Daweb Constituency Councillor Hercules Jantze says the youth seem reluctant to be in touch with their culture and this is worrisome as they are the future leaders
Jantze says he has observed with concern that the youth in Hardap and //Karas regions are not interested in their culture and traditions, adding that many a time they do not turn up for traditional functions.
He stated that the youth seem to have little knowledge of their culture and this is a serious threat to Nama culture as it will fade away if it’s not passed from generation to generation.
The outspoken leader is however hopeful that this will change if the youth can get their hands on a copy of the Afrikaans book titled ‘Die Keiservoel oor Namaland’, saying the book depicts the history, culture and various aspects of the different Nama clans, and thus will serve as a good tool of cultural teaching for young people.
“This book is important for Nama people, especially the youth who I doubt are interested in their culture and how their ancestors lived,” he said. He said the book will help preserve the rich history of the Nama as it can now be read by future generations, saying without the book most of the history would have died with the current elders.
During an official ceremony at Maltahöhe last week Thursday, where the author of the book, Dr Koos Marais, handed 400 copies of the book to the constituency office, the Hardap Regional Governor Esme Isaak noted that the book has captured the rich history of the Nama people and thus it’s very important to have access to this information.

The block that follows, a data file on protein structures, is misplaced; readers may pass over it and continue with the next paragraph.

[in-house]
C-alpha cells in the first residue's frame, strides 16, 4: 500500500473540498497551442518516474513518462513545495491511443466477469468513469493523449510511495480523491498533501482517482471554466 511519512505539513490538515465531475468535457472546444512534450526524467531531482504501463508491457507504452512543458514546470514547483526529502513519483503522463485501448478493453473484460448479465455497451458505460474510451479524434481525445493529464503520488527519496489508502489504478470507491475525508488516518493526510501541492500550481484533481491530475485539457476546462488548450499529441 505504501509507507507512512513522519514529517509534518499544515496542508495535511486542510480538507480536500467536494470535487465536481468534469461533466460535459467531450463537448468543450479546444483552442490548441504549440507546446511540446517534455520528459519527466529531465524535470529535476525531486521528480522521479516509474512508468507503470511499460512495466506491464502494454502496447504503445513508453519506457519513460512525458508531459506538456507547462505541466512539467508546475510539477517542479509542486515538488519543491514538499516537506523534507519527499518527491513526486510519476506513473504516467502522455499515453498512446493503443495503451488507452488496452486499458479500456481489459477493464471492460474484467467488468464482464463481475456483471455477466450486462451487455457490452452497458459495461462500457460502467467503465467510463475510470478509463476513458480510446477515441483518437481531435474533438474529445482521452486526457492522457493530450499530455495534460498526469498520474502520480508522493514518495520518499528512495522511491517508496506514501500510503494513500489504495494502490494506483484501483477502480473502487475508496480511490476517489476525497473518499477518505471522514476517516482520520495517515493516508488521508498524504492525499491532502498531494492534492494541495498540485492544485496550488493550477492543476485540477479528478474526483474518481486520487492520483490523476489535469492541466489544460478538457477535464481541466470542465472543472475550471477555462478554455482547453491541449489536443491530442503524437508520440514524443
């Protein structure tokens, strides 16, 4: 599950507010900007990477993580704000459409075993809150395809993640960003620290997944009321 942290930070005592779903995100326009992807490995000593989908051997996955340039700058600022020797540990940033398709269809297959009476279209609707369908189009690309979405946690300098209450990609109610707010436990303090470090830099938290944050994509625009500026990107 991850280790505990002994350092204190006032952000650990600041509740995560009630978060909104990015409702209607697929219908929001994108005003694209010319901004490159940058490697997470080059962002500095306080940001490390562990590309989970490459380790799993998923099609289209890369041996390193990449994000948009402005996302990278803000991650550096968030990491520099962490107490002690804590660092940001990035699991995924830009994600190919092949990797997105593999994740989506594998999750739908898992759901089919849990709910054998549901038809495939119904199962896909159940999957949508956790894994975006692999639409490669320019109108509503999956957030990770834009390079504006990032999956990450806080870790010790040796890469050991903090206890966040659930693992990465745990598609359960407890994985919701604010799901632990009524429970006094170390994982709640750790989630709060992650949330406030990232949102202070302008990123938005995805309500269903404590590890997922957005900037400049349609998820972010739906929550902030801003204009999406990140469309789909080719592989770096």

“This means that this book is a valuable source of information to recapture and retain our centuries-old norms, values, cultures and traditions,” she said.
She further said the book gives an insight on the historical events dating back to the century of brutal oppression by imperialists, the colonial German administration of the Nama and Herero people, and thus people from the two tribes should be proud that they not only have their history recorded but also their contribution to Afrikaans literature.
Isaak urged every individual that gets a copy of the book to share the valuable information with other countrymen, indicating that those who are lucky to have a copy must relate the true content of the book to others.
“I’m calling on the recipients of this book to read it … and in so doing keep our affluent history active for future generations to come,” she said.
The book was distributed amongst various traditional leaders at the event, various public institutions and the public at large.
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